Nevitt – It is derived from the Old English word ‘cniht’ that meant a ‘young man’ or a ‘knight.’ The name ‘Nevitt’ could also be the anglicized form of the Old Welsh name ‘Ednyfed.’ This name likely comes from the Welsh names ‘Edenevet’ or ‘Eidniuet’ composed of two Welsh elements, ‘iud’ meaning ‘lord’ and ‘nemeto’ meaning ‘sacred grove.’
Nuttall – This name is derived from the place names Lancashire or Nottinghamshire from where people migrated to Wales.
Oliver – Derived from a personal name from England that came from the Norman invaders, it is also a form of the name Olaf. It means “Olive tree planter”.
Owen – It is derived from the Welsh personal name ‘Owain,’ which is likely the Welsh form of the name ‘Eugene.’ The name Eugene comes from the Greek name ‘Eugenios’ that means ‘well-born’ or ‘noble.’
Parry – This is a patronymic name that is an anglicized version of the Welsh name ‘ap Harry’ meaning ‘son of Harry.’ The name Harry is derived from the name ‘Henry’ that comes from the Germanic name ‘Heimirich’ meaning ‘home ruler’ or ‘ruler of the homeland.’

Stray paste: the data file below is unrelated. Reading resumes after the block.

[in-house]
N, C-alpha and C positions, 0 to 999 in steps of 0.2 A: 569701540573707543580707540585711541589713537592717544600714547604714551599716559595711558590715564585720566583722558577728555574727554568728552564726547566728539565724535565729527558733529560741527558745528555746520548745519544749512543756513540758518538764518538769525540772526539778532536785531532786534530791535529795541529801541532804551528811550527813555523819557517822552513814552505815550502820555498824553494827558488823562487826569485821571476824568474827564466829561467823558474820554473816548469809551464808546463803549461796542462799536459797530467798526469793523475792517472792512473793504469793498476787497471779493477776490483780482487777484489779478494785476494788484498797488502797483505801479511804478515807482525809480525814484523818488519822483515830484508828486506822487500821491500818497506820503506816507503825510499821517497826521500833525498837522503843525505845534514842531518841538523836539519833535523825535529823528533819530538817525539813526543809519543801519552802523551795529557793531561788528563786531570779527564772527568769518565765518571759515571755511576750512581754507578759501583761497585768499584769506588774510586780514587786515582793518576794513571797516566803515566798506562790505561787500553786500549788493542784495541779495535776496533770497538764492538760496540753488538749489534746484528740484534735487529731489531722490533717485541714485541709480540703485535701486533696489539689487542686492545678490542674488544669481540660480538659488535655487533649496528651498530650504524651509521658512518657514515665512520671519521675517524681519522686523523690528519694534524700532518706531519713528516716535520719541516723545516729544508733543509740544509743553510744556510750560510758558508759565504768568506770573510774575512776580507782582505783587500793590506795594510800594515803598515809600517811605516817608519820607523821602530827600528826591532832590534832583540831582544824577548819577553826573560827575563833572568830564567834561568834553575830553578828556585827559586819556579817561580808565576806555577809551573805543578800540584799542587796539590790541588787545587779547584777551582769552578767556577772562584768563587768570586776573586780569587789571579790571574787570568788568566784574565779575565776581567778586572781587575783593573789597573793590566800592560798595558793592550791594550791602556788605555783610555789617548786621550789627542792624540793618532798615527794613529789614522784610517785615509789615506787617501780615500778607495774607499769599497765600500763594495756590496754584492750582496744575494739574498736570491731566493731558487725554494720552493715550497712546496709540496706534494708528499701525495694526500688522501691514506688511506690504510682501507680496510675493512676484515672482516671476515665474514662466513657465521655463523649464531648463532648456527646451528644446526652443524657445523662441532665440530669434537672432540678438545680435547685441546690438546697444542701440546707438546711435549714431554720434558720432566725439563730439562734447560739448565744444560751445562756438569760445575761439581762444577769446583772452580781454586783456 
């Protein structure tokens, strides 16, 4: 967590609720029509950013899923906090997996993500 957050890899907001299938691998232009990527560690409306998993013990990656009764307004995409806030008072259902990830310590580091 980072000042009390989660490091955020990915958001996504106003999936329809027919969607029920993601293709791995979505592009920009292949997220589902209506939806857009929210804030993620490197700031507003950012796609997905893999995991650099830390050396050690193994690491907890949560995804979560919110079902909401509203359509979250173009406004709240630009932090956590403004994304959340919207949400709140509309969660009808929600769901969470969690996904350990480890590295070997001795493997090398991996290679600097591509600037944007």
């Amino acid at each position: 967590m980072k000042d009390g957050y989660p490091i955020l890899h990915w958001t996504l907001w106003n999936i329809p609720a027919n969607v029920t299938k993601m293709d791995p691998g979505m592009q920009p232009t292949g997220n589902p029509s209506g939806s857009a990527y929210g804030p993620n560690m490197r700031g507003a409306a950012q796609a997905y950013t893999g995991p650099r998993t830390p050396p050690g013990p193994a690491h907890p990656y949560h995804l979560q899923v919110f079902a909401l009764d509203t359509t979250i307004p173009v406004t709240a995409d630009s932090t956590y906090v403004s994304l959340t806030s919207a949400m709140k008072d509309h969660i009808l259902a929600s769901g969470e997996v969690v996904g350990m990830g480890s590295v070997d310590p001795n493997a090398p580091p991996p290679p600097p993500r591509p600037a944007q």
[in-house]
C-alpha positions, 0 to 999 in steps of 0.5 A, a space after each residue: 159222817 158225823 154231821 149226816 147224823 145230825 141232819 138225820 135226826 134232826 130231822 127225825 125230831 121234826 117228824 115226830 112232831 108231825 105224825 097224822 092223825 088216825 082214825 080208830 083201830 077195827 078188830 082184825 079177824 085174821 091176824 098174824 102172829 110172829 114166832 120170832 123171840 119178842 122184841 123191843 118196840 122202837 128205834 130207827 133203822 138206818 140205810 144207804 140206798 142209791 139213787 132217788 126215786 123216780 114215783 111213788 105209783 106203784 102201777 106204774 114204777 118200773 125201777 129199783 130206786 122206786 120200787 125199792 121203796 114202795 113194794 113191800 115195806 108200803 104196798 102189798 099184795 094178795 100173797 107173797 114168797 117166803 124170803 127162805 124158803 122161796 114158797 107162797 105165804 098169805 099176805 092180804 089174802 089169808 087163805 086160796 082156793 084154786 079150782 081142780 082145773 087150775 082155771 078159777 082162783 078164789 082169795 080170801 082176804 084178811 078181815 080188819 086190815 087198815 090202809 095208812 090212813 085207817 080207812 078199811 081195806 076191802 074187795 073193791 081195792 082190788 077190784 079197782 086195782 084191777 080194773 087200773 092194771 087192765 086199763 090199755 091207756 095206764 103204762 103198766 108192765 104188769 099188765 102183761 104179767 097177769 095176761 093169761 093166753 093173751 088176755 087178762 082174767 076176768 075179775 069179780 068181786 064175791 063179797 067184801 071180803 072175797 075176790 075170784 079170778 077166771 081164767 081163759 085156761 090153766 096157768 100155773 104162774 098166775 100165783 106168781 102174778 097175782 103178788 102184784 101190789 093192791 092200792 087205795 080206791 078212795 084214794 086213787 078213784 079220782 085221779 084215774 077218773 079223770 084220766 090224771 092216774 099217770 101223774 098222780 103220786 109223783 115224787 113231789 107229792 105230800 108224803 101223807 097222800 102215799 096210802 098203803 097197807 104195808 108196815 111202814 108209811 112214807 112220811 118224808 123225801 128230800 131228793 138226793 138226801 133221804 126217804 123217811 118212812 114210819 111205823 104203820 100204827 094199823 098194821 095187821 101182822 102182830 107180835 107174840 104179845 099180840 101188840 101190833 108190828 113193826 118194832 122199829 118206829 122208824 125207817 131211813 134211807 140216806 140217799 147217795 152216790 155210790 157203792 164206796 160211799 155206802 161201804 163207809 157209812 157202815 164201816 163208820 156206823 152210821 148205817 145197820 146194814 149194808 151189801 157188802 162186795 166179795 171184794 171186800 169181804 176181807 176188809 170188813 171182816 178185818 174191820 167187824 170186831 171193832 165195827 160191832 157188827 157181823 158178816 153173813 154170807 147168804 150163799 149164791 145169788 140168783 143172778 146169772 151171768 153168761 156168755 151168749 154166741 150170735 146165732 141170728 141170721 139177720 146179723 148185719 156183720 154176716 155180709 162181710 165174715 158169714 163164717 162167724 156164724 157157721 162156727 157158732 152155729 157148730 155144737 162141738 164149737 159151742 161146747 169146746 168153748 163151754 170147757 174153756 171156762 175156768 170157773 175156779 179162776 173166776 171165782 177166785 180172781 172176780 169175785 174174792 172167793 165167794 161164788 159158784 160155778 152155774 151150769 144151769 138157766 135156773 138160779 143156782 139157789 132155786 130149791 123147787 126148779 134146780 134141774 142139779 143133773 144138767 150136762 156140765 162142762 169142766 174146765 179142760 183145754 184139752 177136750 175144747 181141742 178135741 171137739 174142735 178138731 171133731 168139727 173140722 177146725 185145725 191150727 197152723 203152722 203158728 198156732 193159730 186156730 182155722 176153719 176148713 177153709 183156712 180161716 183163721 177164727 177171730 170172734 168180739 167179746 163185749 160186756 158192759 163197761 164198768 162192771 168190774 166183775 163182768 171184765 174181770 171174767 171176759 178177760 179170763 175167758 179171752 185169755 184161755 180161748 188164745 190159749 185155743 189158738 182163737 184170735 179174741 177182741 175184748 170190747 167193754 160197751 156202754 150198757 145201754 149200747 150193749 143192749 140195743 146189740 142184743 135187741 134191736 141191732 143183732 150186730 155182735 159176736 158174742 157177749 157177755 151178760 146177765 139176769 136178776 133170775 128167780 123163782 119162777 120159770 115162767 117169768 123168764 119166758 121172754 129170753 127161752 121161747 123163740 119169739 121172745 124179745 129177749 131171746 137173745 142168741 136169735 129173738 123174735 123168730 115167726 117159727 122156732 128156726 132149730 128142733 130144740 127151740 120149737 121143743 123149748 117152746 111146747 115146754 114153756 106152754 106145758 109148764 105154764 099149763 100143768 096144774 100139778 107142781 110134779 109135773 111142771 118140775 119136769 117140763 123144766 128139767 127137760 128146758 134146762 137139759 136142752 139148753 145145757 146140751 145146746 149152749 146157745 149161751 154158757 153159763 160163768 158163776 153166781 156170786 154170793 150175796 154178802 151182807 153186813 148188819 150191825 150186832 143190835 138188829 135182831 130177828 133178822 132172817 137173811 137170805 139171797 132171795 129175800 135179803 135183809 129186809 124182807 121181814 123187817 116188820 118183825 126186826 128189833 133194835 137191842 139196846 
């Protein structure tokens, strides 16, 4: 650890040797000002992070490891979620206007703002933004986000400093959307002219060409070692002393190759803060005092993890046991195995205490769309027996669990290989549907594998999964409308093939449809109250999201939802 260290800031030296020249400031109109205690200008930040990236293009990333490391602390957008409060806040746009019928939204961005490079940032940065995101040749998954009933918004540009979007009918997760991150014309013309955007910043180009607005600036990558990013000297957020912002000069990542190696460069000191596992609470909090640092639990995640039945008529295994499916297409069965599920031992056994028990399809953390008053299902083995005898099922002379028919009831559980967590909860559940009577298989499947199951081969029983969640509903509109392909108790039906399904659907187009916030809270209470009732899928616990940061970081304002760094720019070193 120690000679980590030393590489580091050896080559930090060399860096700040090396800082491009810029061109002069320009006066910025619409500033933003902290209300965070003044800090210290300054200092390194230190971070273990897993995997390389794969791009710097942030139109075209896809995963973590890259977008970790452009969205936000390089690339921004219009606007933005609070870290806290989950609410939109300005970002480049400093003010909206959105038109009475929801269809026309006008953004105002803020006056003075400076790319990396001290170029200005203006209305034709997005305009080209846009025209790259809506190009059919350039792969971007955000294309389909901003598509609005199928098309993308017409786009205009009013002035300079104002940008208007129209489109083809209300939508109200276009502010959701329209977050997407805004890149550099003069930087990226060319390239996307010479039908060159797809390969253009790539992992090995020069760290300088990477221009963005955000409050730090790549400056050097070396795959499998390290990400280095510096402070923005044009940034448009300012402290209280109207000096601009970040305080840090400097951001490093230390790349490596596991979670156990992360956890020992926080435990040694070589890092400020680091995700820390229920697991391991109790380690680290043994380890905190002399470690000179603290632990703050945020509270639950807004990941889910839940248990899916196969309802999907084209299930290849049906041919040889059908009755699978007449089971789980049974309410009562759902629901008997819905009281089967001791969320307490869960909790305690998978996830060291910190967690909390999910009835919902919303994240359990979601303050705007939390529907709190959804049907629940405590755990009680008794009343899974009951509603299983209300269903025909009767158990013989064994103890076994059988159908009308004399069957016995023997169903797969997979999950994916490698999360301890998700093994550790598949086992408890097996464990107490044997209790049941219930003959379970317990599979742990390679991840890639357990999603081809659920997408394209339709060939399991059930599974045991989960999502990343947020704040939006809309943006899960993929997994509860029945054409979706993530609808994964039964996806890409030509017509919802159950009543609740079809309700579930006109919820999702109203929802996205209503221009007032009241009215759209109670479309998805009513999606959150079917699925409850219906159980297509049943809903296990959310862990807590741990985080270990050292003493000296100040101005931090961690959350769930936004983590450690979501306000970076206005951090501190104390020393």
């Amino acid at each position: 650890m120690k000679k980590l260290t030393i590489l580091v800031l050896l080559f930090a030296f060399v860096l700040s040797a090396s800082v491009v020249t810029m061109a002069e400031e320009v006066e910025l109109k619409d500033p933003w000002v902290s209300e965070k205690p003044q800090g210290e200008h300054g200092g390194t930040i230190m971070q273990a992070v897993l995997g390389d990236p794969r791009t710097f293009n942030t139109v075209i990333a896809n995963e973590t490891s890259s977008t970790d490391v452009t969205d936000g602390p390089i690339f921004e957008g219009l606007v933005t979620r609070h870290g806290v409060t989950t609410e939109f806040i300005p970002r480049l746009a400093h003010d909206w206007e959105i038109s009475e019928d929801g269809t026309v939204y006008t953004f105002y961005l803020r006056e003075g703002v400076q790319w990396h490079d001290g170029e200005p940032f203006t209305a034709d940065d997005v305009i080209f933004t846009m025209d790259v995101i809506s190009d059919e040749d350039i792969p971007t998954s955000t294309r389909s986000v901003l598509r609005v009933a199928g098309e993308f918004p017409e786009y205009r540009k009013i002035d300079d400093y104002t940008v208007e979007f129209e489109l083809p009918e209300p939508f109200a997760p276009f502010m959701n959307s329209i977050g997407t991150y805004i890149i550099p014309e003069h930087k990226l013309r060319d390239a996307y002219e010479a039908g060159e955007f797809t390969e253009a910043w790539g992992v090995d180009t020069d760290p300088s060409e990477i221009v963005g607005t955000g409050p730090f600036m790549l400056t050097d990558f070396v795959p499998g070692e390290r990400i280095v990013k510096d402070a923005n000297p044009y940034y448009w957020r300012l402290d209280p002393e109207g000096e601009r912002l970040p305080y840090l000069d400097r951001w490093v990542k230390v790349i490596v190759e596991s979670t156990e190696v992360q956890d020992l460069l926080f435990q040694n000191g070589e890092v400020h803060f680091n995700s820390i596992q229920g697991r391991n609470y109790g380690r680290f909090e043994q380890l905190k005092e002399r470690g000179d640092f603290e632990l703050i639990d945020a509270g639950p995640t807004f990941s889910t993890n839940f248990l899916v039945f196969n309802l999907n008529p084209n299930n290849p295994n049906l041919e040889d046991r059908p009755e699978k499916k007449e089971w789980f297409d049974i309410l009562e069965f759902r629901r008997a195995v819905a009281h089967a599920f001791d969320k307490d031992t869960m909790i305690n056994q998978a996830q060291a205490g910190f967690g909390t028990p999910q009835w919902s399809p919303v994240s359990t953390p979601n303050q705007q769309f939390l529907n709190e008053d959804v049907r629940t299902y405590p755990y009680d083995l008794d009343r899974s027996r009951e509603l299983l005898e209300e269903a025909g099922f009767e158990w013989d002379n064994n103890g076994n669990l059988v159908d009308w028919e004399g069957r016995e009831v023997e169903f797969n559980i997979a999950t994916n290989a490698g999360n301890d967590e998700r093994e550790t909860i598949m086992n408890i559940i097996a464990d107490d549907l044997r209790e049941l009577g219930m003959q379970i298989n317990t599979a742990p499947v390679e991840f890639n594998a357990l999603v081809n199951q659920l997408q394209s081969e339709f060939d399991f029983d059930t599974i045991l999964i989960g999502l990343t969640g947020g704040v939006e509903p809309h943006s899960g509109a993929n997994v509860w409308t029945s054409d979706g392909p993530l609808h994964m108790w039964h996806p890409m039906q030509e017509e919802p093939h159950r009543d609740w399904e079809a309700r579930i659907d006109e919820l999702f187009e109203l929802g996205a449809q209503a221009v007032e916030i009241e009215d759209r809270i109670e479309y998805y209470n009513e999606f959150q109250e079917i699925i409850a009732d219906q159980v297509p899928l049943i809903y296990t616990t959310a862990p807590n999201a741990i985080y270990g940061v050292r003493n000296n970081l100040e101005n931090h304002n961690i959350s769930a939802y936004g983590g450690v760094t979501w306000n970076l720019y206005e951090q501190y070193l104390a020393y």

Pembroke – It is a toponymic surname for someone from the town called Pembroke in Wales. This surname is considered to have been established since the 17th century in Ireland.
Pennoyer – The name’s original spelling was ‘Penoyre,’ and it is composed of two Welsh elements, ‘pen’ meaning ‘head’ and ‘aur’ meaning ‘golden.’ The name likely referred someone with golden hair. The name ‘Pennoyer’ could also be a toponymic one referring to someone from the place called Golden Valley in Herefordshire, Wales.
Phillips – It means ‘son of Philip.’ The name Philip comes from the Greek name ‘Philippos.’ It is composed of elements, ‘philein’ meaning ‘love’ and ‘hippos’ meaning ‘horse.’